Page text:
Carl Ingomar Warnecke (January 25, 1891 – March 27, 1971) was one of the partners of the Miller and Warnecke architecture firm. His son John Carl Warnecke was also a noted architect.
Warnecke was born January 25, 1891 in Montreal, Canada, to Carl Warnecke and Martha Ann McGowan (Warnecke). The family came to the U.S. in 1900, and by 1910 had moved to Oakland. Carl I. had 3 siblings, Gertrude Warnecke (Hutton), Marguerite Warnecke (Berwick), and James Warnecke.
Carl I. went to work as a draftsman for the San Francisco Board of Architects Exposition Company. He won a $1,000 prize in a design contest sponsored by the San Francisco Architects Club, which allowed him to apply to the l'Ecole des Beaux Arts. 1 He placed 6th out of 700 architecture students vying for a spot 5 at the famed design school in Paris, and was one of only 14 non-French students were accepted that year. Warnecke and his fellow Americans fled following France's entry into WWI in 1914, and the school was closed for the duration of the war. He returned to Oakland, and went to work for architect John J. Donovan. 3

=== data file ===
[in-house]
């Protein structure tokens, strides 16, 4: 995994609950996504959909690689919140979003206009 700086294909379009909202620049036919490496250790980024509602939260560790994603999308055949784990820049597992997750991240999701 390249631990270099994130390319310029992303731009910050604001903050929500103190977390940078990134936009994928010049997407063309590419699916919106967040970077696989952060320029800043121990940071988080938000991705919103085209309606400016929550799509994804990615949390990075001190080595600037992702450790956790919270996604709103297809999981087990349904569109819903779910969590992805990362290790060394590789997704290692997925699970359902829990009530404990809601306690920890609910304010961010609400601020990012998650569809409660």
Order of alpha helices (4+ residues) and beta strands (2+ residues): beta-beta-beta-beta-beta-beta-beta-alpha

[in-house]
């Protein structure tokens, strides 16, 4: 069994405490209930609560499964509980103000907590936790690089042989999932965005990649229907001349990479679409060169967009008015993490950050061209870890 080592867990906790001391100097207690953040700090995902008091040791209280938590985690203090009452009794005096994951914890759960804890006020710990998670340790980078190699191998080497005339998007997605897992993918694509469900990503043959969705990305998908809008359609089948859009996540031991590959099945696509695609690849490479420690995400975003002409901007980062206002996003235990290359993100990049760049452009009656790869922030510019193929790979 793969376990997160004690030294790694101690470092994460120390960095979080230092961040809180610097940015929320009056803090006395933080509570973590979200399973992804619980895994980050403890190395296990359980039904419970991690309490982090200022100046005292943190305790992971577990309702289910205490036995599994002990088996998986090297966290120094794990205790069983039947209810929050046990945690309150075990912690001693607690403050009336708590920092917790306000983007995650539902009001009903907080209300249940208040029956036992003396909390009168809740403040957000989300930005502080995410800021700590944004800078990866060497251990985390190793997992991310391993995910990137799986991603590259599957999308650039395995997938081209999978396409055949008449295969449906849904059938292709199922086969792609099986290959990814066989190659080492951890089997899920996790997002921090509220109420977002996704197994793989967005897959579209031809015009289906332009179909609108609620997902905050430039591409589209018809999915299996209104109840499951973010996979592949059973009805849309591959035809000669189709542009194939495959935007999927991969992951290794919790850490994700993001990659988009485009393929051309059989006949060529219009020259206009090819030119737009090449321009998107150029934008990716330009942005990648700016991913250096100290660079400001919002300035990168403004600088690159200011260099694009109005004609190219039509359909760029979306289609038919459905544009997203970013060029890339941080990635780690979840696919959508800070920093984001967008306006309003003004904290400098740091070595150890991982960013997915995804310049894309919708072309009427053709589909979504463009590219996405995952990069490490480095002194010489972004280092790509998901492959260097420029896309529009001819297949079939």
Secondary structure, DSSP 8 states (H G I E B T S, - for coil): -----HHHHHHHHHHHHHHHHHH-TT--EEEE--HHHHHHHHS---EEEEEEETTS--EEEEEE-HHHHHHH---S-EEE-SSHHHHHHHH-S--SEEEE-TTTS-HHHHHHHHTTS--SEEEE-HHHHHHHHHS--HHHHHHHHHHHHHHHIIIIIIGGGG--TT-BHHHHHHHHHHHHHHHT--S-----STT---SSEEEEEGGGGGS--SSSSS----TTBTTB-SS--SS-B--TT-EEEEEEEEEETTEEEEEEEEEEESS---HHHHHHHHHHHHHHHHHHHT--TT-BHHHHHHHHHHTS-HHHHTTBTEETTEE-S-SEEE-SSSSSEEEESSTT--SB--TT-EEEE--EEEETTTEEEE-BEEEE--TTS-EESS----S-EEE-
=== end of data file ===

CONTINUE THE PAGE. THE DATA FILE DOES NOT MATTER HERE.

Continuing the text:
He married Margaret Katherine Esterling (Warnecke) (April 11, 1894 - September 2, 1982) and they had two children John Carl Warnecke and Margaret Melanie Warnecke (Putnam). The Warneckes lived in Piedmont for a while, but mostly lived at 1224 Holman Road in Trestle Glen.
In 1917, Warnecke became partners with Chester Miller, and they opened Miller and Warnecke. John Carl Warnecke worked for the firm for a time.
The Warneckes are buried in plot 29 in Mountain View Cemetery. The Warnecke lot includes Carl's parents, and Margaret's husband Thomas Putnam. 4
Links and References
- Carl Warnecke on Pacific Coast Architecture Database
- Work Started on Lakeview Library Oakland Tribune May 7, 1948
- Tells of Flight From War-Riven Europe Oakland Tribune August 31, 1914 (part 2)
- Carl I. Warnecke on FindAGrave.com
- Won Rare Honor | Artistic Plans Oakland Tribune July 28, 1914
- Architect Tells of Unique Features of Campbell Village Project Oakland Tribune August 3, 1941